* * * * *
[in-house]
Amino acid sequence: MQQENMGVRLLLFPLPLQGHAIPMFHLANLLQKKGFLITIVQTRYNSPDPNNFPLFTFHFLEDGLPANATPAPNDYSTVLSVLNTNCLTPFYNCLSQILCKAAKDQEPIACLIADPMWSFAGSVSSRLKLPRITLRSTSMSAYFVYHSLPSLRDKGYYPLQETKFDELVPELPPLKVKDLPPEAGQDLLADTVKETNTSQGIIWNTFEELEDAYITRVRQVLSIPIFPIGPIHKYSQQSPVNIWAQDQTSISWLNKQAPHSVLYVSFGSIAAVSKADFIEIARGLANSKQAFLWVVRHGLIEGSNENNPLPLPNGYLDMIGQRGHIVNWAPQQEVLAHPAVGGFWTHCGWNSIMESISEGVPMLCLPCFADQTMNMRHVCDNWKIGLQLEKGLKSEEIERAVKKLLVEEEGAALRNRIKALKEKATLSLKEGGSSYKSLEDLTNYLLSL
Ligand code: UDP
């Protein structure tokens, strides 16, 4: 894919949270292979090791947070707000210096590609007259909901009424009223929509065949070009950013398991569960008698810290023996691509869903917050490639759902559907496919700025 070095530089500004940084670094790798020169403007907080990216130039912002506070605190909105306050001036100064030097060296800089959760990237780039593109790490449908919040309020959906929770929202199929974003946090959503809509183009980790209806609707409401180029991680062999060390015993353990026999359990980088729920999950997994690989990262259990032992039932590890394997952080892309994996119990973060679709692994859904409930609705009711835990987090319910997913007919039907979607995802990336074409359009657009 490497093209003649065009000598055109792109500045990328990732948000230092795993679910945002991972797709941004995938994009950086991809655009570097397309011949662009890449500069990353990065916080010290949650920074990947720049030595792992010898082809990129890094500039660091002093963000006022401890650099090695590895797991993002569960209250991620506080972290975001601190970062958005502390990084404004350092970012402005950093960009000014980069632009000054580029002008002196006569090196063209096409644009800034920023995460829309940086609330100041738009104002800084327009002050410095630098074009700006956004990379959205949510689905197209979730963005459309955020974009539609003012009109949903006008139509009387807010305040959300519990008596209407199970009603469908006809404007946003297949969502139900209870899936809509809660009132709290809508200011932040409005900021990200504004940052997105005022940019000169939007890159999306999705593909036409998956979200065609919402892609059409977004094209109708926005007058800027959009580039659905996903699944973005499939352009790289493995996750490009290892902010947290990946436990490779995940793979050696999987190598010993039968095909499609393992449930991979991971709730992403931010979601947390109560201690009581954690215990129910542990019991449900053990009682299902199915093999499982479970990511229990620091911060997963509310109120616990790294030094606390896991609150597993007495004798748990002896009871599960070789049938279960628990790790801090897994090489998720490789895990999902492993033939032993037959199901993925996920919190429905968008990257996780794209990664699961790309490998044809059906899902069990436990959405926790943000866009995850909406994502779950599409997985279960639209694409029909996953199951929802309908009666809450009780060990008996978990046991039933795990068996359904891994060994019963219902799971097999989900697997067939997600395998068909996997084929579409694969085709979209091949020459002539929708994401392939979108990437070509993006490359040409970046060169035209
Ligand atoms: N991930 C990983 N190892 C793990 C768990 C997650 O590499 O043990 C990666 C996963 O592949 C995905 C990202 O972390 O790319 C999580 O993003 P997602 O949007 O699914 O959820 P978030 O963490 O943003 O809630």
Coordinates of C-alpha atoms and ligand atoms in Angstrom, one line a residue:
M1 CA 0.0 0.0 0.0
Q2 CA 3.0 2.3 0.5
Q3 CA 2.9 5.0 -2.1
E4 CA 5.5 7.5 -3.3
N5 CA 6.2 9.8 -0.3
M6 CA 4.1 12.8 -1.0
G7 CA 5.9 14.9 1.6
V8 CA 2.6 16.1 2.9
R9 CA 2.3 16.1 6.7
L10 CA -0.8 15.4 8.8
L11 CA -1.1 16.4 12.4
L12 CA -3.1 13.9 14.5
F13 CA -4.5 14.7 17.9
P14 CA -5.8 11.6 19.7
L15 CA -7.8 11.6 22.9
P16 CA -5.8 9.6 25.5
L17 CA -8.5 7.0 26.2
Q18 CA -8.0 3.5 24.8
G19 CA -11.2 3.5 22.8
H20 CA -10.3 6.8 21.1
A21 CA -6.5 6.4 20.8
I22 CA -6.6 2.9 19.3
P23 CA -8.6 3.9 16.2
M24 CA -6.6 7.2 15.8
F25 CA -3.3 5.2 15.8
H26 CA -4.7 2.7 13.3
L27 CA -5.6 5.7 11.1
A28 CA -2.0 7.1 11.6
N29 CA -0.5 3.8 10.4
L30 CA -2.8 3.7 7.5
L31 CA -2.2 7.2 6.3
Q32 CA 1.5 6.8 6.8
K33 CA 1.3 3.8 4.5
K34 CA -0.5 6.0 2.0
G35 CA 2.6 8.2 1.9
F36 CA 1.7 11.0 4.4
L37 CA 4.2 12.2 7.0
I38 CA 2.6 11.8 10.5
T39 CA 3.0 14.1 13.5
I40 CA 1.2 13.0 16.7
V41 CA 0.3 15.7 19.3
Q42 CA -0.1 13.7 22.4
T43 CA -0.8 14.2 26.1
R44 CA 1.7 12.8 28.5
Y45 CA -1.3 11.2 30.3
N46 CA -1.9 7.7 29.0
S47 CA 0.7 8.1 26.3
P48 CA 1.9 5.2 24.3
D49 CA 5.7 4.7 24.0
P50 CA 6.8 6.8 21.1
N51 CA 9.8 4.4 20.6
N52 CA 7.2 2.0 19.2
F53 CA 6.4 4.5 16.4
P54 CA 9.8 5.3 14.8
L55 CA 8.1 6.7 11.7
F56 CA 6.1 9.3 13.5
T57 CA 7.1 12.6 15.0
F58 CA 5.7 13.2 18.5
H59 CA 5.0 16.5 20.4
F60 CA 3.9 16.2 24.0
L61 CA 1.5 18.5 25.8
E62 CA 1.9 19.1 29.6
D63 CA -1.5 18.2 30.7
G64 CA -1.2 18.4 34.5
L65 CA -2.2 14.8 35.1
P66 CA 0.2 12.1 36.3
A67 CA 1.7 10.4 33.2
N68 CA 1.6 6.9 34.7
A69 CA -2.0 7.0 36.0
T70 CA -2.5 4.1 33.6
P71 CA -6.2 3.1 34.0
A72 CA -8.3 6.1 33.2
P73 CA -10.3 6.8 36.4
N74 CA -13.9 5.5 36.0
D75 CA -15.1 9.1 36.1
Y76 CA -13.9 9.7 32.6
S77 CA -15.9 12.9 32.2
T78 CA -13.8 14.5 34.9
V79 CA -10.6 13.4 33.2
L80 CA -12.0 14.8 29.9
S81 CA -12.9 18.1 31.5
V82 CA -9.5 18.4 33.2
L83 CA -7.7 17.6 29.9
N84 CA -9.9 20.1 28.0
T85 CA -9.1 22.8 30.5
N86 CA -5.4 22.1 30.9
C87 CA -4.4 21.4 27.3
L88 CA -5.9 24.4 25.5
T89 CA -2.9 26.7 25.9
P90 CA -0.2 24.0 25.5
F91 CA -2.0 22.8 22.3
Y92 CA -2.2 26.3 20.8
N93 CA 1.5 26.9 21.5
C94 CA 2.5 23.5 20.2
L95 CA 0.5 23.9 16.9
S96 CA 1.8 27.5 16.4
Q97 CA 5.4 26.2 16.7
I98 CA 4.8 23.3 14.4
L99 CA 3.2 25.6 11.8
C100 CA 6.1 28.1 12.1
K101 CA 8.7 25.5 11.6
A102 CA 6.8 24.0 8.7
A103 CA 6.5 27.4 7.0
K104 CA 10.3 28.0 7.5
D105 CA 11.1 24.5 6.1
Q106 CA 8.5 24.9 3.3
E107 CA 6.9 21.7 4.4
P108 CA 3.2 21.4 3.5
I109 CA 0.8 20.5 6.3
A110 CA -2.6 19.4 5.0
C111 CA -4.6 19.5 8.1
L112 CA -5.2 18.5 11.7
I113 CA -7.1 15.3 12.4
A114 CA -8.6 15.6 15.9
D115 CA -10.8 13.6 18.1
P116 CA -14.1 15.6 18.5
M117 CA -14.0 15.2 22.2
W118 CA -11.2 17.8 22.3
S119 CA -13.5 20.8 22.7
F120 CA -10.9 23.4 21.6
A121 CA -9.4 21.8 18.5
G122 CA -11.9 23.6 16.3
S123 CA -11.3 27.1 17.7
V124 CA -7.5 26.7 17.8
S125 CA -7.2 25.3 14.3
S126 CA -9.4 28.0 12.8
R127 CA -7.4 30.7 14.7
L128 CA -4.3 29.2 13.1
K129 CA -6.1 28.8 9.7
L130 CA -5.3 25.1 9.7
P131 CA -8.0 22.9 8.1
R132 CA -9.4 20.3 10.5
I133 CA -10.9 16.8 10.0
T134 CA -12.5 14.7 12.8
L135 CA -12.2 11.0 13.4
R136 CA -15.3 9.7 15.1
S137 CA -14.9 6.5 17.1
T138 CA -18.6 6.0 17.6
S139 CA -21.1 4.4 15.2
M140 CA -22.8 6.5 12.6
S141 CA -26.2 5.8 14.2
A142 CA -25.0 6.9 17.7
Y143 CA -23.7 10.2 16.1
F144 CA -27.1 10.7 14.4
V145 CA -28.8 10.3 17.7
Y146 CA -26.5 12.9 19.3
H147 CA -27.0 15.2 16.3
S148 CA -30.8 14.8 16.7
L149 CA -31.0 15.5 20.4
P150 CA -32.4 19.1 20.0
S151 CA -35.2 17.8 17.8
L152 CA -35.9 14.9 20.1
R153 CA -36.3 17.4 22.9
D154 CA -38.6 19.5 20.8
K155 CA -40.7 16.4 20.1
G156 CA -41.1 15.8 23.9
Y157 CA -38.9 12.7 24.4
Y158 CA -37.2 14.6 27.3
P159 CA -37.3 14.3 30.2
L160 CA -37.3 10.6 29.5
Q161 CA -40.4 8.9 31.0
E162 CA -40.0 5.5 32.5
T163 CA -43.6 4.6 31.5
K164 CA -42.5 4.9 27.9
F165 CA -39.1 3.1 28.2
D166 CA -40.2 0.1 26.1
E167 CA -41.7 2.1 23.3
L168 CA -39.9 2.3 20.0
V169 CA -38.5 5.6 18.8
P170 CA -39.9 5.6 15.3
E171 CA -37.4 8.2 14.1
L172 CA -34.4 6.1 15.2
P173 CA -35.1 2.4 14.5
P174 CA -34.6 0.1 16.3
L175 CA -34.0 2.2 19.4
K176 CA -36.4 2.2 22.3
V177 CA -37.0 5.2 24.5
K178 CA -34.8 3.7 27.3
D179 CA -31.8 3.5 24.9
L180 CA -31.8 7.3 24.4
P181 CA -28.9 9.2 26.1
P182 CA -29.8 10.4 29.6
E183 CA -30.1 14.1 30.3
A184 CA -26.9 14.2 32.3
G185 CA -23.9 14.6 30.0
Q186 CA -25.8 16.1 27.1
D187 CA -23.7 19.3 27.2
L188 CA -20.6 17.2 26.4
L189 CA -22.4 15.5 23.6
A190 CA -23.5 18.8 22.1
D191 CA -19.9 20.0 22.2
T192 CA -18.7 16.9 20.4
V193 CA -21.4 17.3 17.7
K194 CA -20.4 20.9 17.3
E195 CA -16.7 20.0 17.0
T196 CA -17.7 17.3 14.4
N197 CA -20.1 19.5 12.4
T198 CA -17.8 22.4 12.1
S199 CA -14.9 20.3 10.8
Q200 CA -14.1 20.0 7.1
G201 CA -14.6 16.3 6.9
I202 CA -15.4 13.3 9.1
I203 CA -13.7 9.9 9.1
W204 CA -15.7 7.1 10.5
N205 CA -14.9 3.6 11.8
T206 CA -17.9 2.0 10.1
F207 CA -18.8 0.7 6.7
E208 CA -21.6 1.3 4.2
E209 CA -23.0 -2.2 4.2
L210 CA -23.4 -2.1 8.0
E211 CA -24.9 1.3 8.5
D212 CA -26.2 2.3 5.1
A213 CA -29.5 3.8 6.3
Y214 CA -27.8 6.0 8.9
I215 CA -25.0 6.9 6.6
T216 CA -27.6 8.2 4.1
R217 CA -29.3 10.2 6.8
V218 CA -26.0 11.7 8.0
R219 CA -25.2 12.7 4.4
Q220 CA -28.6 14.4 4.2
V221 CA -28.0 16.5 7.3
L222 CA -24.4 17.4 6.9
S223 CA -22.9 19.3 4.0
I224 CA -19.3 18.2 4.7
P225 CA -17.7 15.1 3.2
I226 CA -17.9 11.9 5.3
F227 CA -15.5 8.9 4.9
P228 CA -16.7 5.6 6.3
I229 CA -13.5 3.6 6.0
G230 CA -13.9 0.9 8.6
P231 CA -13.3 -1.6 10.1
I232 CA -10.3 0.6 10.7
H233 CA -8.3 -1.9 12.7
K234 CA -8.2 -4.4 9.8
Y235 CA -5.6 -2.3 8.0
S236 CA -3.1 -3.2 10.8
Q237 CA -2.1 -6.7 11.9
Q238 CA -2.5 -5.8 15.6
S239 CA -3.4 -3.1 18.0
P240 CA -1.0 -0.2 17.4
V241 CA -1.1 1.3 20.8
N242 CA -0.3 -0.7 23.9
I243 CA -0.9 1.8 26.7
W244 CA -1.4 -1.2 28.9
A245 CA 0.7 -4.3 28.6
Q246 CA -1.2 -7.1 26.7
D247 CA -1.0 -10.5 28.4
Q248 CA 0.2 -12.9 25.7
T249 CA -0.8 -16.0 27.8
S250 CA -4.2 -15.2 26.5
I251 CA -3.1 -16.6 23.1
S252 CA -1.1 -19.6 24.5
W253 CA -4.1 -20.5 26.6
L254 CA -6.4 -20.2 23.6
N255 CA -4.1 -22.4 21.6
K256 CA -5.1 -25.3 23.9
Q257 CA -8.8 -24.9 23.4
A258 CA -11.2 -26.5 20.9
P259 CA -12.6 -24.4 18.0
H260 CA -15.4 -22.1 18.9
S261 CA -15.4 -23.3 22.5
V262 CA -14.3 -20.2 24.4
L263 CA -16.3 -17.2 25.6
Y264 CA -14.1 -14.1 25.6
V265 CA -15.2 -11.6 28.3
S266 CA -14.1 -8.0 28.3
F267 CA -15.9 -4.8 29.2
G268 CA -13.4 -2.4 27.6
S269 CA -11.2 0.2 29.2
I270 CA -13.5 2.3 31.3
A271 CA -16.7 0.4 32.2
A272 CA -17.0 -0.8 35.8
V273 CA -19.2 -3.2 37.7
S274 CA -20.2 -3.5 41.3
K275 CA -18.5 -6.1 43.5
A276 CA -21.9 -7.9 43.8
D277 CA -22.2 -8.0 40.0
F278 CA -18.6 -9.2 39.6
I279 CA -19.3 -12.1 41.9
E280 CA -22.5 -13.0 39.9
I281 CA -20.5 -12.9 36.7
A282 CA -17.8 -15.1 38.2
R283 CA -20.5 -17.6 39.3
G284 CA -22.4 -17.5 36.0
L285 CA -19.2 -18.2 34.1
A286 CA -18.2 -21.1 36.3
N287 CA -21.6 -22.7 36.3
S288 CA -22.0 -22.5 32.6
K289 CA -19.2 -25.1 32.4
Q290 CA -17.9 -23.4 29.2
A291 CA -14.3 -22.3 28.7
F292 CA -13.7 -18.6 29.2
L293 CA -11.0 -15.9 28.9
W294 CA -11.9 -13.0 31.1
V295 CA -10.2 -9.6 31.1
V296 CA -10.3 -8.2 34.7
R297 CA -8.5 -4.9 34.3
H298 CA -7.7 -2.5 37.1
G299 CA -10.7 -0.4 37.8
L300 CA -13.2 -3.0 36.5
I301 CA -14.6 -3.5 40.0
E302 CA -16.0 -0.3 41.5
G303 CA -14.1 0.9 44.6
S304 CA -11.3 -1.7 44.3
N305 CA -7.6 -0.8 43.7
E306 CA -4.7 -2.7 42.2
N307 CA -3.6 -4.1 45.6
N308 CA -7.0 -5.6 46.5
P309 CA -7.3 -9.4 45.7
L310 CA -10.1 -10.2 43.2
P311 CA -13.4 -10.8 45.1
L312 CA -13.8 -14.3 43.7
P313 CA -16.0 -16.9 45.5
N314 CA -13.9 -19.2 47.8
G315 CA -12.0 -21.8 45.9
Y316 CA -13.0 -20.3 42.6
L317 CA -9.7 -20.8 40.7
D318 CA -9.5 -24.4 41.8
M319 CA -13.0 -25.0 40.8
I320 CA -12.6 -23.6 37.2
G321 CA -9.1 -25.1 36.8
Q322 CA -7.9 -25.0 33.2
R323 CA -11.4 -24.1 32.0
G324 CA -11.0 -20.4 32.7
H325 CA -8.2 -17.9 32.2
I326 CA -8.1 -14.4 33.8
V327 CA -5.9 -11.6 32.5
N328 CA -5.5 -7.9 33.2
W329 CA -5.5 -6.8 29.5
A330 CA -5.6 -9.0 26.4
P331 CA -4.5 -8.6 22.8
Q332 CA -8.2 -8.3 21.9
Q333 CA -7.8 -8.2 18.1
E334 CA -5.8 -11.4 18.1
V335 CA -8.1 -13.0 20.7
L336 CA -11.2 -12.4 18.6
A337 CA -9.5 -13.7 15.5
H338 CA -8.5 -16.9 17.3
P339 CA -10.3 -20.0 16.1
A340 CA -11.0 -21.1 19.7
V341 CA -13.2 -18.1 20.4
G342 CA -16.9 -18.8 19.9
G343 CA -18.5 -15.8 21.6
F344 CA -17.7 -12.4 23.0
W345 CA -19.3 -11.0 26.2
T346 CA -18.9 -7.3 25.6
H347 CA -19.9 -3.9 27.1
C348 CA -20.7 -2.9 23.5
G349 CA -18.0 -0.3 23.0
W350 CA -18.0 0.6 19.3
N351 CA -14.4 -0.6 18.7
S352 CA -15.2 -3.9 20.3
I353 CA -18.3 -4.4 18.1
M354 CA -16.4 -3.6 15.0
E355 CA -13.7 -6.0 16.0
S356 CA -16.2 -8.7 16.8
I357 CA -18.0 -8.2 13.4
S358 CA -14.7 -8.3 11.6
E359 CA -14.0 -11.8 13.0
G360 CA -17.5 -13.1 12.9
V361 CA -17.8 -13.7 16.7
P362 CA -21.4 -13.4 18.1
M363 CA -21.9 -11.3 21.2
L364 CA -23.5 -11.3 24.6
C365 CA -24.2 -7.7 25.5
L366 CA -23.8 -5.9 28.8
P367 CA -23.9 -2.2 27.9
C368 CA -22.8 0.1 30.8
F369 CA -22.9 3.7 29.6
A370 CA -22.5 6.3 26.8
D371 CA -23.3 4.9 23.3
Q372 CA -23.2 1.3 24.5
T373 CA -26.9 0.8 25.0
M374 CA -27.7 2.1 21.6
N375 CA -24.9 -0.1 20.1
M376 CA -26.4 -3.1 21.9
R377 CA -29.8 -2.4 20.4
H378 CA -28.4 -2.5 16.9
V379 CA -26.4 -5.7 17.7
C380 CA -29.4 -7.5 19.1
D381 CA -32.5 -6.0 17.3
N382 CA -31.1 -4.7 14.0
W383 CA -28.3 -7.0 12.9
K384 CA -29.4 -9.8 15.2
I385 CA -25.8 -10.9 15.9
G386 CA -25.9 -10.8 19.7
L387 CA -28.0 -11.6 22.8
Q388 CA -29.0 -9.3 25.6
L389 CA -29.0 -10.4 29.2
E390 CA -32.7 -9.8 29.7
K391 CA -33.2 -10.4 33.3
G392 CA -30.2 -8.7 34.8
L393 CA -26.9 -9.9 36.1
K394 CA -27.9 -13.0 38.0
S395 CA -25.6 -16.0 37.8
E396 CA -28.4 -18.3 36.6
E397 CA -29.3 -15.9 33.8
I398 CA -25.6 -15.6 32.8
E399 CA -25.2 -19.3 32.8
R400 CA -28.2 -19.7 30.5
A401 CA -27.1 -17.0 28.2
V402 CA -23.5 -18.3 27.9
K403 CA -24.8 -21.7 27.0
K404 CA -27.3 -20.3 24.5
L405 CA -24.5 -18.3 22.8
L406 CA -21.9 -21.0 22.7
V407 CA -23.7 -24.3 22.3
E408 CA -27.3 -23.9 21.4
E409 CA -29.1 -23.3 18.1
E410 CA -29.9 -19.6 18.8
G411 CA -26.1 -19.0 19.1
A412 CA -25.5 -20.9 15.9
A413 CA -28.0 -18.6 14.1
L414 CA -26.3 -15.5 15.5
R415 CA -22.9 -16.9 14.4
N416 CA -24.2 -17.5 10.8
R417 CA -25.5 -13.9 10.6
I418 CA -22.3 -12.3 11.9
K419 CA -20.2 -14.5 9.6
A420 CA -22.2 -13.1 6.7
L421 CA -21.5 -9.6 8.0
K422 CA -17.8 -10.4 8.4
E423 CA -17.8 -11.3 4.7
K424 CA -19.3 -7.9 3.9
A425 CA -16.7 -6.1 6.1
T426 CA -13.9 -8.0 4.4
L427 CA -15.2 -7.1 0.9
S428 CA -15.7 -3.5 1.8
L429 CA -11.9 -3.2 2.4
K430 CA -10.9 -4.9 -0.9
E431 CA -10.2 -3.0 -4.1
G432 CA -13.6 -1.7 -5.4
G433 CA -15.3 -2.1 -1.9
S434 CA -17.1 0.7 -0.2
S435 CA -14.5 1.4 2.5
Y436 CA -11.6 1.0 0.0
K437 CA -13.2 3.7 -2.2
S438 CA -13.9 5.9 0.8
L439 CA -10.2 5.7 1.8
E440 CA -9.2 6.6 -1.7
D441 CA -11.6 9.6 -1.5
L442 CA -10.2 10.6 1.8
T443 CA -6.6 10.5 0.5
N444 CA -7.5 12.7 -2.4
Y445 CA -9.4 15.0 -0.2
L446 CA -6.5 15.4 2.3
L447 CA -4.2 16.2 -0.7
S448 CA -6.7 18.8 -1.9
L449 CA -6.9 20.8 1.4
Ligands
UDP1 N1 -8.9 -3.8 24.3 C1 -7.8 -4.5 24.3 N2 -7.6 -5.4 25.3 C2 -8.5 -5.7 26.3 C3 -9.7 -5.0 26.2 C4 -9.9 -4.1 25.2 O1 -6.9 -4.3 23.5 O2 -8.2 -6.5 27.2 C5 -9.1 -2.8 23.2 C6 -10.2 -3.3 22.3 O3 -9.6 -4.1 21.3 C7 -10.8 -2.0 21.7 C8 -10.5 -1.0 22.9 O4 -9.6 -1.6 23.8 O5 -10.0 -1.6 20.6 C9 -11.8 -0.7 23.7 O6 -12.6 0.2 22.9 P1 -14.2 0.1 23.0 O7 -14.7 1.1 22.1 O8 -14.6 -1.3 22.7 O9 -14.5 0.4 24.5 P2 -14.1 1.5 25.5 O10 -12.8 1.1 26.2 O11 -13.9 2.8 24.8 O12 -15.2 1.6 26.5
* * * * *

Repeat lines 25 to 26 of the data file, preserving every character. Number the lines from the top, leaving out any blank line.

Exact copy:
G19 CA -11.2 3.5 22.8
H20 CA -10.3 6.8 21.1